A TRANSGENDER priest, the Revd Dr Christina Beardsley, has pulled out of the group that is co-ordinating the House of Bishops’ sexuality project, Living in Love and Faith (LLF).
In an article in this week’s Church Times, she argues that not enough attention is being paid to the experiences of LGBTI+ churchpeople. And she questions the neutral stance that the LLF process has been taking: “There’s an assumption that LLF is handling equally valid views about sex and gender on which we can, in the end, agree to disagree.”
She said on Tuesday: “I’d hoped it would be better. I hope it can be better.”
Dr Beardsley had been a member of the LLF process since the start: she was one of the five consultants to the central co-ordinating group (the group’s full members are all bishops). She had had doubts about the process, and her part in it, for some months, but the trigger for her departure, announced to the group last month, was disparaging remarks made about an LGBTI+ contact.
The co-ordinating group was surprised and saddened by her departure, the project’s enabling officer, Dr Eeva John, said on Tuesday. She felt that the group had “always been very aware of how deeply personal and painful these matters have been”, and attempted to listen to people without skirting round issues, “but we do that imperfectly”.
She disputed the contention that not enough weight was being given to LGBTI+ voices. As part of the wider participation, which will be fed into the LLF process in the coming weeks, Dr John had held interviews with 22 individuals, 15 of them LGBTIA+, including five transsexual people.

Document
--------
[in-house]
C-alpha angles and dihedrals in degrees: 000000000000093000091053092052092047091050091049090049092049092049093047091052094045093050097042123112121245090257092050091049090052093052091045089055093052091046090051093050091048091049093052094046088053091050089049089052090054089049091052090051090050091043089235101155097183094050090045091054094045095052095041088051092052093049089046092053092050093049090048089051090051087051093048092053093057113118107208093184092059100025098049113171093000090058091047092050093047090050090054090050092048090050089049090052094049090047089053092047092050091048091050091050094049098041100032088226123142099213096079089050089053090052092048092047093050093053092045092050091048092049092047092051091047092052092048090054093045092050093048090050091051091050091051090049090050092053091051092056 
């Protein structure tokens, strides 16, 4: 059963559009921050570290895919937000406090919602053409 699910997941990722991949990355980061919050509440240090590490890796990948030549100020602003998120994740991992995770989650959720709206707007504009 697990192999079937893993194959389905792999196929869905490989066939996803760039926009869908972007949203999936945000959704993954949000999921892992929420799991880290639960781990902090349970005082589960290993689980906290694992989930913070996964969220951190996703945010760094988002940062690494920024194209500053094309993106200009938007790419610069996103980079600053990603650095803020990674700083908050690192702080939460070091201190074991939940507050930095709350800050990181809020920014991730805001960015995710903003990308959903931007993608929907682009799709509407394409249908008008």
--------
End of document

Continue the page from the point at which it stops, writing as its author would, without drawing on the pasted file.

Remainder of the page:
There were eight openly LGBTI+ people in the LLF working groups, 12 if the Pastoral Advisory Group was included. Dr Beardsley would be replaced, she said. “We’re going to find another trans person. We need that voice.”
The Bishop of Coventry, Dr Christopher Cocksworth, who chairs the co-ordinating group, said on Tuesday that LLF was not simply about balancing different views. “We cannot regard it as impossible in a Christian community to enable people to understand each other’s heartfelt perspectives; and it is our hope that, in a deeper understanding, there will develop a greater level of respect between those who hold differing views — and a greater possibility of assessing the validity of those views and whether they fall into the Christian spectrum.”
Canon Giles Goddard is the other LGBTI consultant on the co-ordinating group. He intended to stay, he said on Tuesday. “We are doing something very difficult and challenging, but we have to stick with it.” He understood Dr Beardsley’s reservations; but so far his experiences in the group had been positive. “As a partnered gay priest, I’ve felt that I’ve been able to speak very clearly and been listened to.”
Dr Beardsley said that she had learnt a great deal by being part of the group. “There was a lot of warmth there; but the structure and the premise I didn’t find helpful.”
Read more from Dr Beardsley in our comment pages